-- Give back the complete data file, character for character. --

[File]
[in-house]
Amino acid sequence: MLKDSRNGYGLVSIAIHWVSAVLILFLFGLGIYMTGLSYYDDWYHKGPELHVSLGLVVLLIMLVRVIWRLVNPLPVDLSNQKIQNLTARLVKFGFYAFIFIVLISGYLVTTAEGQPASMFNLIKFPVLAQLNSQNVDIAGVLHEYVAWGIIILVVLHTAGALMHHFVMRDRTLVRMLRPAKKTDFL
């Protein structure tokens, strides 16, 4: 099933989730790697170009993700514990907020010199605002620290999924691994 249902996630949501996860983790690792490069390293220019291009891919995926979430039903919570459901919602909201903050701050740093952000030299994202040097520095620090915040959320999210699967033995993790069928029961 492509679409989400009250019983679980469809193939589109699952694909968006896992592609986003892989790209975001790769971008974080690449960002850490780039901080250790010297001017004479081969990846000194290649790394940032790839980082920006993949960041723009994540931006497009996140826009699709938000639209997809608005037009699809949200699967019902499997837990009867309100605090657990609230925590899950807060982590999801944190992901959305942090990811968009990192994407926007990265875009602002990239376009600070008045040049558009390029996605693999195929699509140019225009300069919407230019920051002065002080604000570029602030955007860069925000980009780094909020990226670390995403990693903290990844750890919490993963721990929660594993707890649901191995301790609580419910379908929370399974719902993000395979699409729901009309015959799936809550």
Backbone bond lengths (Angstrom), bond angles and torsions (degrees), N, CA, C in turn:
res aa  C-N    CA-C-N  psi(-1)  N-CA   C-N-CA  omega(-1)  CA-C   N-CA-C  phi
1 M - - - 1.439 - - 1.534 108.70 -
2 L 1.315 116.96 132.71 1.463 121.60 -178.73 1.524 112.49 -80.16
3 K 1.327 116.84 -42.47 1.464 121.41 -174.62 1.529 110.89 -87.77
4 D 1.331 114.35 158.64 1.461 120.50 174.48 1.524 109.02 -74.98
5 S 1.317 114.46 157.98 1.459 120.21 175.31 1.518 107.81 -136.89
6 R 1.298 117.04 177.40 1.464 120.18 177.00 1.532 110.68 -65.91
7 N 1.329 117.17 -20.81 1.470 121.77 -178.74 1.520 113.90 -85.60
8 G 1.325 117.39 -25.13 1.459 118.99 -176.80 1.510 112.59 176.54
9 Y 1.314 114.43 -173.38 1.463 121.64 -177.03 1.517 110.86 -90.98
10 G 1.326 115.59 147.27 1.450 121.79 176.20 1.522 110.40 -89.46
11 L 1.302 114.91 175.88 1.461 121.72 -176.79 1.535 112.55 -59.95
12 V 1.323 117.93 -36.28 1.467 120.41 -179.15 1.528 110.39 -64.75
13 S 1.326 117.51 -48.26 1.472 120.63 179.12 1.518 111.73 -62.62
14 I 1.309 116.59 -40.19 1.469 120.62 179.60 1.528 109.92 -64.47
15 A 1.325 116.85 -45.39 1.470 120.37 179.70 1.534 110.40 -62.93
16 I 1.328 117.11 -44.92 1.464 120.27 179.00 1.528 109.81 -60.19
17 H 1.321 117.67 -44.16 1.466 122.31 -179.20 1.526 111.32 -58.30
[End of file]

[in-house]
Amino acid sequence: MLKDSRNGYGLVSIAIHWVSAVLILFLFGLGIYMTGLSYYDDWYHKGPELHVSLGLVVLLIMLVRVIWRLVNPLPVDLSNQKIQNLTARLVKFGFYAFIFIVLISGYLVTTAEGQPASMFNLIKFPVLAQLNSQNVDIAGVLHEYVAWGIIILVVLHTAGALMHHFVMRDRTLVRMLRPAKKTDFL
């Protein structure tokens, strides 16, 4: 099933989730790697170009993700514990907020010199605002620290999924691994 249902996630949501996860983790690792490069390293220019291009891919995926979430039903919570459901919602909201903050701050740093952000030299994202040097520095620090915040959320999210699967033995993790069928029961 492509679409989400009250019983679980469809193939589109699952694909968006896992592609986003892989790209975001790769971008974080690449960002850490780039901080250790010297001017004479081969990846000194290649790394940032790839980082920006993949960041723009994540931006497009996140826009699709938000639209997809608005037009699809949200699967019902499997837990009867309100605090657990609230925590899950807060982590999801944190992901959305942090990811968009990192994407926007990265875009602002990239376009600070008045040049558009390029996605693999195929699509140019225009300069919407230019920051002065002080604000570029602030955007860069925000980009780094909020990226670390995403990693903290990844750890919490993963721990929660594993707890649901191995301790609580419910379908929370399974719902993000395979699409729901009309015959799936809550």
Backbone bond lengths (Angstrom), bond angles and torsions (degrees), N, CA, C in turn:
res aa  C-N    CA-C-N  psi(-1)  N-CA   C-N-CA  omega(-1)  CA-C   N-CA-C  phi
1 M - - - 1.439 - - 1.534 108.70 -
2 L 1.315 116.96 132.71 1.463 121.60 -178.73 1.524 112.49 -80.16
3 K 1.327 116.84 -42.47 1.464 121.41 -174.62 1.529 110.89 -87.77
4 D 1.331 114.35 158.64 1.461 120.50 174.48 1.524 109.02 -74.98
5 S 1.317 114.46 157.98 1.459 120.21 175.31 1.518 107.81 -136.89
6 R 1.298 117.04 177.40 1.464 120.18 177.00 1.532 110.68 -65.91
7 N 1.329 117.17 -20.81 1.470 121.77 -178.74 1.520 113.90 -85.60
8 G 1.325 117.39 -25.13 1.459 118.99 -176.80 1.510 112.59 176.54
9 Y 1.314 114.43 -173.38 1.463 121.64 -177.03 1.517 110.86 -90.98
10 G 1.326 115.59 147.27 1.450 121.79 176.20 1.522 110.40 -89.46
11 L 1.302 114.91 175.88 1.461 121.72 -176.79 1.535 112.55 -59.95
12 V 1.323 117.93 -36.28 1.467 120.41 -179.15 1.528 110.39 -64.75
13 S 1.326 117.51 -48.26 1.472 120.63 179.12 1.518 111.73 -62.62
14 I 1.309 116.59 -40.19 1.469 120.62 179.60 1.528 109.92 -64.47
15 A 1.325 116.85 -45.39 1.470 120.37 179.70 1.534 110.40 -62.93
16 I 1.328 117.11 -44.92 1.464 120.27 179.00 1.528 109.81 -60.19
17 H 1.321 117.67 -44.16 1.466 122.31 -179.20 1.526 111.32 -58.30